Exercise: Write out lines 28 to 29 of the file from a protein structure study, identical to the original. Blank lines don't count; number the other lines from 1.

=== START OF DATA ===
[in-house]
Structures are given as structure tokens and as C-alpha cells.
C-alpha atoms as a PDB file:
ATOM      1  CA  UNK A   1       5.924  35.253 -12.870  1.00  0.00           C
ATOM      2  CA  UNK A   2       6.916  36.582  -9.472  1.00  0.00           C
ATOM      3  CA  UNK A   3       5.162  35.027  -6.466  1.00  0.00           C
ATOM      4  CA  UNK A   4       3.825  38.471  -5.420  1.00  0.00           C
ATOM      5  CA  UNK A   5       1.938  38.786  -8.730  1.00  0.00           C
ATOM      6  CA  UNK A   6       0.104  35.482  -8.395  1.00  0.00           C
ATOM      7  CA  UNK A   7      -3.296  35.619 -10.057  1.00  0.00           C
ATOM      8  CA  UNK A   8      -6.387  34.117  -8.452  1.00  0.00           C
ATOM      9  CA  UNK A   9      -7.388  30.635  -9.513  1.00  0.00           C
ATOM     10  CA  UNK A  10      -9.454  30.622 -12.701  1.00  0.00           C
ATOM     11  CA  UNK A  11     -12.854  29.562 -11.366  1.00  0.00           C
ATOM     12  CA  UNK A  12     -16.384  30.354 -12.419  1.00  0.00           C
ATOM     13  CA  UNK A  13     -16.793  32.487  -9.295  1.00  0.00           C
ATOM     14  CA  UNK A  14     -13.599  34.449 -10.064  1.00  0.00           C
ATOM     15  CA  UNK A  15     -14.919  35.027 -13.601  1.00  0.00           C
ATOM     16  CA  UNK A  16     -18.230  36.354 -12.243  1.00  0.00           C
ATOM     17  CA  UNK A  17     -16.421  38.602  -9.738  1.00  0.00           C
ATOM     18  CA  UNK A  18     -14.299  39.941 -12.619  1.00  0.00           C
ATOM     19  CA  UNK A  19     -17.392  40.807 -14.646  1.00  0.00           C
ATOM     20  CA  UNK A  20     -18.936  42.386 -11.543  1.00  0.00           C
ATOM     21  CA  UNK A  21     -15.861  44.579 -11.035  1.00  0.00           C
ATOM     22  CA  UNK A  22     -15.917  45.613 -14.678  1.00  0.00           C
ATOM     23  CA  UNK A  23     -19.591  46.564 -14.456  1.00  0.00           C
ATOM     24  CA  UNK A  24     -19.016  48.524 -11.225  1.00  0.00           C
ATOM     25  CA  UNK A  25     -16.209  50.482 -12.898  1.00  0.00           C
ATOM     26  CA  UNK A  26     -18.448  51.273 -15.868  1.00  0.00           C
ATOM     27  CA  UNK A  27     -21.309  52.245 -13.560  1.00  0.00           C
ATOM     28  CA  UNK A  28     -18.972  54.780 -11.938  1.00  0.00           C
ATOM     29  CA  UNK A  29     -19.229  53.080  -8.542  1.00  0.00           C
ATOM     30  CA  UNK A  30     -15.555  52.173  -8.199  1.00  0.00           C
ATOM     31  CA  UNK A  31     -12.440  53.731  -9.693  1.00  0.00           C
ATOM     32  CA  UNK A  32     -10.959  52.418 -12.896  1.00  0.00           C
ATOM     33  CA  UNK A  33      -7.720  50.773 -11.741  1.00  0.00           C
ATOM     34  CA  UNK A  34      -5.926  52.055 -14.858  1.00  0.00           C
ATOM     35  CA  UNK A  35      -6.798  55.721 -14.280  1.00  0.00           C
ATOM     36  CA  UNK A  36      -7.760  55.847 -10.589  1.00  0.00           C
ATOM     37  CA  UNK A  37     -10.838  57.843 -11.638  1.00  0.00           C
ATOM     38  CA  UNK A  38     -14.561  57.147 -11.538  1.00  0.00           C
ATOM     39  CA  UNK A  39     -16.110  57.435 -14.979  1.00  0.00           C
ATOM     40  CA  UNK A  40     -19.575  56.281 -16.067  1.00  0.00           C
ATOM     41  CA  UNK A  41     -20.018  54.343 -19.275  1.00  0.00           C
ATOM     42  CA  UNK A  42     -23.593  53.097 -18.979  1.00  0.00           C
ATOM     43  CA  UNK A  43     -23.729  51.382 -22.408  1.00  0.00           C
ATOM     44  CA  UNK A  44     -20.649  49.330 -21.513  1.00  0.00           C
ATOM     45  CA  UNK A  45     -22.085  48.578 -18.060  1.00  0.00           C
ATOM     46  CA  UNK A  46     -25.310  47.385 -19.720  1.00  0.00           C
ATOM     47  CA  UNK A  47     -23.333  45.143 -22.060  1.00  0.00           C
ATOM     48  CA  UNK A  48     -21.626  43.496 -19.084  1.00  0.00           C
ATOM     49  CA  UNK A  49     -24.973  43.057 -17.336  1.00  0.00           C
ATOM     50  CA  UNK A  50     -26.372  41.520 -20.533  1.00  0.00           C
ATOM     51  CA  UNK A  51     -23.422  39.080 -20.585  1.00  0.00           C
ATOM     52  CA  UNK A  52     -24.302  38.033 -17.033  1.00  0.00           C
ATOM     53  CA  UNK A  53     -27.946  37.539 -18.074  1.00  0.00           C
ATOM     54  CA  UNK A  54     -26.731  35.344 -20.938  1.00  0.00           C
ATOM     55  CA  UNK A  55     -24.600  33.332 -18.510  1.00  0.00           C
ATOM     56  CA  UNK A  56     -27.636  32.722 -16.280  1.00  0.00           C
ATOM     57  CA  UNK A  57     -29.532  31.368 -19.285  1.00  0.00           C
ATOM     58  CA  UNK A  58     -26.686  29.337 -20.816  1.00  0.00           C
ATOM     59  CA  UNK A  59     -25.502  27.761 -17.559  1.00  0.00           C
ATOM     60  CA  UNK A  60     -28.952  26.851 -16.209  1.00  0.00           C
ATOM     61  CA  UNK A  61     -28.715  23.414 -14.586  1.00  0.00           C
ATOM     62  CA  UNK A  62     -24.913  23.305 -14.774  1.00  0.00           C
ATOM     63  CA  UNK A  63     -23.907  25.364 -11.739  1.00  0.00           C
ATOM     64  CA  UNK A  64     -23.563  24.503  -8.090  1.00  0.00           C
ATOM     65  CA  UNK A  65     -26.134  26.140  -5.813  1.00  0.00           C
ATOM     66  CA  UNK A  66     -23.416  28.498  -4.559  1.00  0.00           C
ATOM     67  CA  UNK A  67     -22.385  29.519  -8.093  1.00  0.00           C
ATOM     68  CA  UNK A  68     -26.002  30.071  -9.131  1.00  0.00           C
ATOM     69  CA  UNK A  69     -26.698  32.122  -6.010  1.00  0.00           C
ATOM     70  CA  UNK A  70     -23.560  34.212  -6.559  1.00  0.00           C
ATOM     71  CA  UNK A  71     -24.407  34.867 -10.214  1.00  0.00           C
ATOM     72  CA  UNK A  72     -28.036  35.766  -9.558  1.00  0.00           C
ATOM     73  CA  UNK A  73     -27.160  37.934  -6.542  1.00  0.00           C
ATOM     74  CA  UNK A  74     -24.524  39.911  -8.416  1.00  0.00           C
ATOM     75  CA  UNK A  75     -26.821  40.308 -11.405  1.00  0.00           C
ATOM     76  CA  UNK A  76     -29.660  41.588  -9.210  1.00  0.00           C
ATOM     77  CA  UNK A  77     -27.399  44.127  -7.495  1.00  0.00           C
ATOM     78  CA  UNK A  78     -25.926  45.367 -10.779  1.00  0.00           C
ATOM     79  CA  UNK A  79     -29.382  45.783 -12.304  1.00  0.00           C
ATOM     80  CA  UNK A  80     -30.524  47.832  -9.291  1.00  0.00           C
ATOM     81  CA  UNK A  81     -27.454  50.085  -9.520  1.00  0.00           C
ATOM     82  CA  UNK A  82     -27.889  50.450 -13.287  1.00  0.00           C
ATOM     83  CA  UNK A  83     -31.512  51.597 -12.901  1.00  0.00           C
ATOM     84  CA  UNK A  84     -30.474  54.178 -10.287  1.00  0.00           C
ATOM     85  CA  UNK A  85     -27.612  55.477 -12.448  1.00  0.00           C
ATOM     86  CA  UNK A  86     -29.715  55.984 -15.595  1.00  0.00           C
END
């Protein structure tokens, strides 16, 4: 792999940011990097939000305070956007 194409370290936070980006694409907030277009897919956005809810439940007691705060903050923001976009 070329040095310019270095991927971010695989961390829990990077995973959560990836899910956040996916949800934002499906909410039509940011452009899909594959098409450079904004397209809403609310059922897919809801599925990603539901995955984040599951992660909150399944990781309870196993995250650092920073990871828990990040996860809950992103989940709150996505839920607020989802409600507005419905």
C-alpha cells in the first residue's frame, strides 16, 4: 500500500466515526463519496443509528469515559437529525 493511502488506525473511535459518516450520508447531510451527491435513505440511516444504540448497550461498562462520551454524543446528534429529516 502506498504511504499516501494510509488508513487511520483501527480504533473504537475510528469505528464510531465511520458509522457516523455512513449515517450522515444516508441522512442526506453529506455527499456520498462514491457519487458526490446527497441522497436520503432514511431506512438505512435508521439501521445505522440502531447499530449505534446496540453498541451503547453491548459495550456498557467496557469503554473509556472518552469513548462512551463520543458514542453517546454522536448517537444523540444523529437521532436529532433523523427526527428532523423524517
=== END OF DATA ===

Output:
ATOM     25  CA  UNK A  25     -16.209  50.482 -12.898  1.00  0.00           C
ATOM     26  CA  UNK A  26     -18.448  51.273 -15.868  1.00  0.00           C